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WATER TANK: USES, TROUBLESHOOTING
WATER TESTS, CONTAMINANTS, TREATMENT
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WELLS CISTERNS & SPRINGS
WELL CHLORINATION & DISINFECTION
WELL FLOW RATE
WELL WATER PRESSURE DIAGNOSIS
WELL YIELD IMPROVEMENT
WINTERIZE A BUILDING
Effects of chlorinated drinking water on septic systems: does using a home chlorinator to disinfect drinking water risk harming the septic tank or drainfield? Discussed: What are the effects of a drinking water chlorinator on the septic system tank and drainfields? Does a drinking water treatment or purification system harm the septic tank or drainfield? Effects of reverse osmosis or RO systems on septic systems.
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Do some septic systems require chlorine or other disinfectants?
Will chlorine, bleach, or Clorox™ damage the septic tank or leach fields?
This document explains how to extend the life of the septic system by being careful about what goes into it.
Here we discuss the environmental effects of chlorine introduced into building water systems from incoming water treatment and disinfection systems and the environmental effects of chlorine used at normal levels in household cleaners or in laundry bleach.
First lets say a word on chlorine in outgoing wastewater to be discharged into the environment. Some septic system designs include a final disinfection stage that may be used to reduce the level of pathogens in wastewater before it is discharged into the environment. Properly-designed and maintained, the wastewater discharge from those systems is not harmful to the environment, plants, animals, or waterways.
However, in general, the discharge of chlorine into the environment - into soils - is undesirable in both arid soils and in tropical or temperate soils. At sufficient concentrations chlorine in soils kills important soil bacteria necessary for both the break-down of other contaminants and for healthy plant life.
Finally, the discharge of chlorine into ocean waters or into bodies of fresh water is probably of no measurable consequence or of little consequence. Details are at WASTEWATER BIOCOMPATIBILITY.
Using a chlorinator on well water
At homes where the water supply is not potable due to bacterial contamination, a common temporary solution is the installation of a chlorinator.
Often this consists of an injector which doses incoming water with chlorine, a holding tank to give the chlorine time to work, and a post-processing charcoal filter to remove the chlorine from the water.
It's preferable to find and correct the source of contamination.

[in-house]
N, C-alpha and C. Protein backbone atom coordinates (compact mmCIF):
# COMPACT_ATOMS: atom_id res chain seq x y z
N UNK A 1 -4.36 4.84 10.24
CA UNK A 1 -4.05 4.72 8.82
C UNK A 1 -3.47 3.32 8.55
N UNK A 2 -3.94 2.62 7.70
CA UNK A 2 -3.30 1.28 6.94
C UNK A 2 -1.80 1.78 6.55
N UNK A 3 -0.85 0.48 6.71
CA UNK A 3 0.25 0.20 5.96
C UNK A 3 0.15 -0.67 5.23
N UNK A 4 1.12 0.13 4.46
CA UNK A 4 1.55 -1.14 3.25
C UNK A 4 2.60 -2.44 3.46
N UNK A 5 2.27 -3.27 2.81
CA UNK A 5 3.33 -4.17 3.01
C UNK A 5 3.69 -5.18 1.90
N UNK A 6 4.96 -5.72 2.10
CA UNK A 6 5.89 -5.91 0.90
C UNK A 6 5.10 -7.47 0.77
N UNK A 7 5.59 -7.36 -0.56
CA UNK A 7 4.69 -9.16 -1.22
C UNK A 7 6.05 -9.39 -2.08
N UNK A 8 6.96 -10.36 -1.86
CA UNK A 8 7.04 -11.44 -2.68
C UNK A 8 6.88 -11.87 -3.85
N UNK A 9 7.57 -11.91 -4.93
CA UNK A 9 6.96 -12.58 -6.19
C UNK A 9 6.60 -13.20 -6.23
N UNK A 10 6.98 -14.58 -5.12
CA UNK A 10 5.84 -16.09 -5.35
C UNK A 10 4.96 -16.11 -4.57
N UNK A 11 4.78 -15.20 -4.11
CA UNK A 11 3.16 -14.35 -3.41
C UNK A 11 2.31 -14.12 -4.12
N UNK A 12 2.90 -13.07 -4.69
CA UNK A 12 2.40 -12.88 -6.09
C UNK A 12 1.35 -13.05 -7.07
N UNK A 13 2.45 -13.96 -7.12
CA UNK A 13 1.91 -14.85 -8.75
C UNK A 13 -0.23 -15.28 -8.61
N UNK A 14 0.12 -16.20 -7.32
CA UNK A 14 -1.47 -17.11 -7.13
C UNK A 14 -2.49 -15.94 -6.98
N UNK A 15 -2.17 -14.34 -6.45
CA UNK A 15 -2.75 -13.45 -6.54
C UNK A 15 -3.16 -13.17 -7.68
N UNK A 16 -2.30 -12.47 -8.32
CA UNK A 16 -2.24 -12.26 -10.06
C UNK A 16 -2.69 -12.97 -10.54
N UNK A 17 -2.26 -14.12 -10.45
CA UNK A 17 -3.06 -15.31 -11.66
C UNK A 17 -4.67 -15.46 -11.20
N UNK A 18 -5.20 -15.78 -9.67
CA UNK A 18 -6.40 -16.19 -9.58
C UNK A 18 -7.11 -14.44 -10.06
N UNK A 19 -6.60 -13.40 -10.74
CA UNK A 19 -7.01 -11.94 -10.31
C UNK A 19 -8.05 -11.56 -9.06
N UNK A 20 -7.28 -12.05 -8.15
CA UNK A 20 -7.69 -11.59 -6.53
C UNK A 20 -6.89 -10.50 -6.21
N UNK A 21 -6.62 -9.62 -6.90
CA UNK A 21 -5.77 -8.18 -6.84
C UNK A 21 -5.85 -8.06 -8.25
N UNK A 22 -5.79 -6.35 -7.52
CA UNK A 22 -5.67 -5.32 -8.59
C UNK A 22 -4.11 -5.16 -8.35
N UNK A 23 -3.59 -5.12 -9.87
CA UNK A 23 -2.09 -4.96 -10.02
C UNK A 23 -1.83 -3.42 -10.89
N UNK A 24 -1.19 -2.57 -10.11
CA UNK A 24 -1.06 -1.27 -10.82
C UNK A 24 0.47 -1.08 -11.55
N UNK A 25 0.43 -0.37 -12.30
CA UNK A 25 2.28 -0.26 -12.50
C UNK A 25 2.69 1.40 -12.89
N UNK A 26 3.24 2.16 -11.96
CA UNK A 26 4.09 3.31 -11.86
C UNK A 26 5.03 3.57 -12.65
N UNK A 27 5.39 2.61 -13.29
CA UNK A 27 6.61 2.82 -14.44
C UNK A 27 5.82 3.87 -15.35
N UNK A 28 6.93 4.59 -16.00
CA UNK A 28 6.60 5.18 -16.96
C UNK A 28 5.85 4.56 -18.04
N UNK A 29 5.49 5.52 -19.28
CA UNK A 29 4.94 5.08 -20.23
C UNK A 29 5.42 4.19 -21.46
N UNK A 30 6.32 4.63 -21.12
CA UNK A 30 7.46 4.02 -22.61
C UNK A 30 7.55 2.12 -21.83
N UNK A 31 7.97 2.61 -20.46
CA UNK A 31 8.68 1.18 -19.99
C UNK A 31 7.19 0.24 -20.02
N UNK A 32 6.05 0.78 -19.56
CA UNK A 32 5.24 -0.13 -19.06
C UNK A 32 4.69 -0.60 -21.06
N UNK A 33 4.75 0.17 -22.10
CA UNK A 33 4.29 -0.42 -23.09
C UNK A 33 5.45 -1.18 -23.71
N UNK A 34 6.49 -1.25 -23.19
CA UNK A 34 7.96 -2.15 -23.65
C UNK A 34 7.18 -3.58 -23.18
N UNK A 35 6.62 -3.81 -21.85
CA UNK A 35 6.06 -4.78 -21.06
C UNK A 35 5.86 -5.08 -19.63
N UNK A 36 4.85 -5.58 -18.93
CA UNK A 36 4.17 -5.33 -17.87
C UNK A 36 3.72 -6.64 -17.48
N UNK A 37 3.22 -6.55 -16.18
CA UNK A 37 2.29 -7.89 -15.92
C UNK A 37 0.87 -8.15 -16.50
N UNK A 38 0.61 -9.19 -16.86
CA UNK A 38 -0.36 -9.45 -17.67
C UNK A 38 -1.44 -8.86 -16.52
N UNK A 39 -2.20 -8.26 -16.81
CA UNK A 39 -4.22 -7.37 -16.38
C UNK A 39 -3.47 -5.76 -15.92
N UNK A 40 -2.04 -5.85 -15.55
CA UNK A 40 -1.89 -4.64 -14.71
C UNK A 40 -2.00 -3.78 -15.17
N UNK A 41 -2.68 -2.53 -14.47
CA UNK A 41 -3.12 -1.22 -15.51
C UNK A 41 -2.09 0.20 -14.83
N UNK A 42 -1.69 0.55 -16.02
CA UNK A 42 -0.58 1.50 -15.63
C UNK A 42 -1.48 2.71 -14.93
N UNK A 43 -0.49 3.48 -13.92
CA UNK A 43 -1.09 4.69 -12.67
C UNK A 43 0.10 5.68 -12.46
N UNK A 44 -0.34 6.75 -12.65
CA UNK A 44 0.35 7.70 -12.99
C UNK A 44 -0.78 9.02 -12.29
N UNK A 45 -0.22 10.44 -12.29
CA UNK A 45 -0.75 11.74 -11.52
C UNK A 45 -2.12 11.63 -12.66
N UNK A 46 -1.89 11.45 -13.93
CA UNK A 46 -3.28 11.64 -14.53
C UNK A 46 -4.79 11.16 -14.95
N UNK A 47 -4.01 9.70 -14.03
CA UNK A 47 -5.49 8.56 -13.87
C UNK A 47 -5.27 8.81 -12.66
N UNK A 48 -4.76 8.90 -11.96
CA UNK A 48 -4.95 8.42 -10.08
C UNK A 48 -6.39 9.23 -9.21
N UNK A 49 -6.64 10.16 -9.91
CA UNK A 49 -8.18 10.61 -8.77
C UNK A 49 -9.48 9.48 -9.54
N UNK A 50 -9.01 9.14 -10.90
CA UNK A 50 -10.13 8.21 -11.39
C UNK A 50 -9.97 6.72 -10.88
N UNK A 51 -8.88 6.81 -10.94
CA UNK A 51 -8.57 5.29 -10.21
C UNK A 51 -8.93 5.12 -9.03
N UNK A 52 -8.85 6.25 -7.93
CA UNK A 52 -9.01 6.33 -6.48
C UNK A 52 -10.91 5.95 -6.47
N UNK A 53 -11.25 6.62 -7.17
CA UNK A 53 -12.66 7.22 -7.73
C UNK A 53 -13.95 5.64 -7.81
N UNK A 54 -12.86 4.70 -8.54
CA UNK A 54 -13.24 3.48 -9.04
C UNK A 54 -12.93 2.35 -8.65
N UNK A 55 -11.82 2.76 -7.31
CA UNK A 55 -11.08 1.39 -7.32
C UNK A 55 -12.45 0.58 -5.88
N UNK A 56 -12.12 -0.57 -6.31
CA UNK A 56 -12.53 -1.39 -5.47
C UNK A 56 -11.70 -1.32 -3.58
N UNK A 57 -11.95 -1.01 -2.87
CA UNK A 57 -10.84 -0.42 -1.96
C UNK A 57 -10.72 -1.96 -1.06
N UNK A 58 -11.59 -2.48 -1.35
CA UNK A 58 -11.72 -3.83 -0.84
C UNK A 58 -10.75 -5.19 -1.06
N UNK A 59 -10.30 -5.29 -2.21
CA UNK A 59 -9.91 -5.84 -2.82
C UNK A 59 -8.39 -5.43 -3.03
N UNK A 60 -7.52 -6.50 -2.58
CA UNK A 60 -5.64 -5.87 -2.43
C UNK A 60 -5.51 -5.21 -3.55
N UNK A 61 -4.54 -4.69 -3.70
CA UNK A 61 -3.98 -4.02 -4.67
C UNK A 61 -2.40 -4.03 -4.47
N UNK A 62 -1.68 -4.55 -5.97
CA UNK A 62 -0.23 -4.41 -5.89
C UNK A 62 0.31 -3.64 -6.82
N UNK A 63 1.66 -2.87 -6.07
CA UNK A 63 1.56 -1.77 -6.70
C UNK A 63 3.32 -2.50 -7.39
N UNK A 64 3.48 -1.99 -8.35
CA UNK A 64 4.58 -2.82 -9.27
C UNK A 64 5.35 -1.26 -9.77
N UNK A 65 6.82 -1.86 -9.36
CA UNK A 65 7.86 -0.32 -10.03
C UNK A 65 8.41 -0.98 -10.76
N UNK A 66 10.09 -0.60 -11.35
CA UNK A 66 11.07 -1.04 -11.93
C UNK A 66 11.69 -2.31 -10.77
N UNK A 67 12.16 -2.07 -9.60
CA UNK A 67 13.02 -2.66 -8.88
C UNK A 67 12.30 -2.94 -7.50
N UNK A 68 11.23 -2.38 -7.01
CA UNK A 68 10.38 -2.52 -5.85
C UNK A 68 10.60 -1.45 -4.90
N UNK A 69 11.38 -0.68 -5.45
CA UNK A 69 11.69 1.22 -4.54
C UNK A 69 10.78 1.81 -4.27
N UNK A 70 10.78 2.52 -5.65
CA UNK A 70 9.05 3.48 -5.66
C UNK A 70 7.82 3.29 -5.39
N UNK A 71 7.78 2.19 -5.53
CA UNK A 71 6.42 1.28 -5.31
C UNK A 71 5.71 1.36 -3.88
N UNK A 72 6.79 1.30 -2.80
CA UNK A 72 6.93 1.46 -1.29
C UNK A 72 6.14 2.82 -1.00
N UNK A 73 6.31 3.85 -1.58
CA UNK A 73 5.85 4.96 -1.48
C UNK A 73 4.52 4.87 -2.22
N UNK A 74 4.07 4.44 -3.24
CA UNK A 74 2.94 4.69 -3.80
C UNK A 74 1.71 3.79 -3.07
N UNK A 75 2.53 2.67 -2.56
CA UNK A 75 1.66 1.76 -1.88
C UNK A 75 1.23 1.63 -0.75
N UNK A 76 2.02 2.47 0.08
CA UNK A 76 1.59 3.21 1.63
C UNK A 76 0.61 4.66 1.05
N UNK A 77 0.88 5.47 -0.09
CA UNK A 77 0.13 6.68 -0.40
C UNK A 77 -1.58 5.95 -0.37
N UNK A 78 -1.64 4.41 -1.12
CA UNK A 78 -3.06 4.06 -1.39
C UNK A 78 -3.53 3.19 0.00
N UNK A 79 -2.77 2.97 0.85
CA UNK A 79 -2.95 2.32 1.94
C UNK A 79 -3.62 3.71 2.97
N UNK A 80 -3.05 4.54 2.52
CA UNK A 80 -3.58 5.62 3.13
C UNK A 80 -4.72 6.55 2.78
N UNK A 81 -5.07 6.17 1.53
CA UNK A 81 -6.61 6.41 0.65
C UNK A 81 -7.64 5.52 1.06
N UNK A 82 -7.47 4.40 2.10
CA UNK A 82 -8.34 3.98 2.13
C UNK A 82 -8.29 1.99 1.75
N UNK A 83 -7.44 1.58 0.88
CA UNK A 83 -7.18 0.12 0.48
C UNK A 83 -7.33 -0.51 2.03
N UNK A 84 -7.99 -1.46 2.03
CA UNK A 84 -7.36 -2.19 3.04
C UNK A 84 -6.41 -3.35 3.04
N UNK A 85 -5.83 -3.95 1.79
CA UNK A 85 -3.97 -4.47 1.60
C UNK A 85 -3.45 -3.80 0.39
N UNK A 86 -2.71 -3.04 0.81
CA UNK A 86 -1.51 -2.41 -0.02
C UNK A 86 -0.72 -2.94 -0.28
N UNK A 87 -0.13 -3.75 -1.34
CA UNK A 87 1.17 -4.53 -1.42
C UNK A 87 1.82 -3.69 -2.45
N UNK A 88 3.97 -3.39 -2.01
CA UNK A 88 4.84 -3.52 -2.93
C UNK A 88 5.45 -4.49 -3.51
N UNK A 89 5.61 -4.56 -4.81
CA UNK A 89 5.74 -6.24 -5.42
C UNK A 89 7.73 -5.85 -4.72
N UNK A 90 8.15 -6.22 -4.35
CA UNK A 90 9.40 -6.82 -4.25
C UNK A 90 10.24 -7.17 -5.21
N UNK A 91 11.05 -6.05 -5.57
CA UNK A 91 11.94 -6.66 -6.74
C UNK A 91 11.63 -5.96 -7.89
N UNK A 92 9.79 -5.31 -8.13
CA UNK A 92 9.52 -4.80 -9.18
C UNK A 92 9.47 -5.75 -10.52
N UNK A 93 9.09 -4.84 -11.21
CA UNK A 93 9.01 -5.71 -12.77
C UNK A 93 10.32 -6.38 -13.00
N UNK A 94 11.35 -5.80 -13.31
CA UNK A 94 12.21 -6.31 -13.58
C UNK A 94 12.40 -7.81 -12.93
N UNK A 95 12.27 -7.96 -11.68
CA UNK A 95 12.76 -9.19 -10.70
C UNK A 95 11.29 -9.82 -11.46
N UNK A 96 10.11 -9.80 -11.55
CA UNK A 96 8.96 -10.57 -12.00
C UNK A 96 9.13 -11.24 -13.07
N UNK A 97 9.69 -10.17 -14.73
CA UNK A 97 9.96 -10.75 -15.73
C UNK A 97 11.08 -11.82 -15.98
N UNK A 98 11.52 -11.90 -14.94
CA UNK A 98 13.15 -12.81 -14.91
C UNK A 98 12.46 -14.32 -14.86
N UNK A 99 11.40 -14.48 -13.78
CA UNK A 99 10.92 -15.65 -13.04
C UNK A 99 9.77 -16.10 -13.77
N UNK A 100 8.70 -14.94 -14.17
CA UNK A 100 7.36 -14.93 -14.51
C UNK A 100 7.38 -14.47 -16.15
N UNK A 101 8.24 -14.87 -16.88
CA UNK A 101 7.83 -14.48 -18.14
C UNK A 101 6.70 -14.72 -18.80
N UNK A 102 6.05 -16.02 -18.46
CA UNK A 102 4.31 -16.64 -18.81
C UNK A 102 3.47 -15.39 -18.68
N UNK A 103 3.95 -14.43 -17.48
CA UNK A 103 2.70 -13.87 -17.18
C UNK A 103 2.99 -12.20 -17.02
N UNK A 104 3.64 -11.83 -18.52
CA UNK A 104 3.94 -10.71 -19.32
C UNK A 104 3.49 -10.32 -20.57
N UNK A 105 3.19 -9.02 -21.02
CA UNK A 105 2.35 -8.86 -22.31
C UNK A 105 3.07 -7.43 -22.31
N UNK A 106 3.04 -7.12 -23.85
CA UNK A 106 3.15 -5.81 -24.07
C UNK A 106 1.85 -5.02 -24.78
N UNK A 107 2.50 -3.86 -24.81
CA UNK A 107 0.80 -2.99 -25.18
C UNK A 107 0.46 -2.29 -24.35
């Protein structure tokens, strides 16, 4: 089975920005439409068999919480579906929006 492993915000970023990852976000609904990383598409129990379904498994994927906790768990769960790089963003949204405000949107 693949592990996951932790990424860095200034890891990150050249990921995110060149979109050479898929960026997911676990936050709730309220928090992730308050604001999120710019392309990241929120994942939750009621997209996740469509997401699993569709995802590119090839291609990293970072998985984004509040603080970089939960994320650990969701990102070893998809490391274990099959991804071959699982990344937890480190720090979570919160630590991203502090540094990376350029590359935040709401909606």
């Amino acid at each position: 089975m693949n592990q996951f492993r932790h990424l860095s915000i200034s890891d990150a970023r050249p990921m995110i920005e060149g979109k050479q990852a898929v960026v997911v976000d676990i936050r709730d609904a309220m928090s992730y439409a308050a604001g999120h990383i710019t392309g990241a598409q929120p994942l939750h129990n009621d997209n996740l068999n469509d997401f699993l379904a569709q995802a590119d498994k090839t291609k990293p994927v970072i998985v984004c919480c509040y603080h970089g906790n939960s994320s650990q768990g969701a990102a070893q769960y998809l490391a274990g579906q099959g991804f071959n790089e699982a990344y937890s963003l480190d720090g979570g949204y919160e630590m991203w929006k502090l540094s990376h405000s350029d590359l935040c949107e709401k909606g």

In a properly-operating chlorinator the level of chlorine in the house drinking water will not harm the septic system.
Watch out: However, high levels of chlorine, such as from an improperly adjusted or malfunctioning chlorinator would be a problem for the occupants who would not want to be drinking such water, and might be a problem for the septic system too.
Details about Chlorinators for Drinking Water Disinfection
Details about how to install, use, troubleshoot or repair chlorinators for water disinfection & treatment are in our separate article CHLORINATORS & CHARCOAL FILTERS.
Effects of chlorine treatment of well water on Water Tests & Real Estate Transactions
For a discussion of what happens when people dump chlorine into a well see
Septic System Effects of Use of UV Lights as an alternative to drinking water chlorination
An alternative to chlorine for partial treatment of wellwater is the use of a UV light system. This method, used alone, will not add chemicals to the building water supply and thus it won't add chemicals (such as chlorine) to the septic tank, drainfield, or groundwater at the property.
UV (ultra violet) lights [photo] which are sold to treat bacterial contamination in water do not place any chemical into the water supply.
However if drinking water is contaminated with bacteria, a UV light is a not necessarily the best solution as other drinking water contaminants may be present too.
Septic System Effects of Use of an RO = reverse osmosis treatment system for drinking water
Unlike a chlorinator or a UV light system, a reverse osmosis system will add water volume load to a septic system, even though it won't add chemicals.
For a discussion of the effects of other water treatment systems on septic tanks and drainfields, See REVERSE OSMOSIS CONCENTRATE DISPOSAL.
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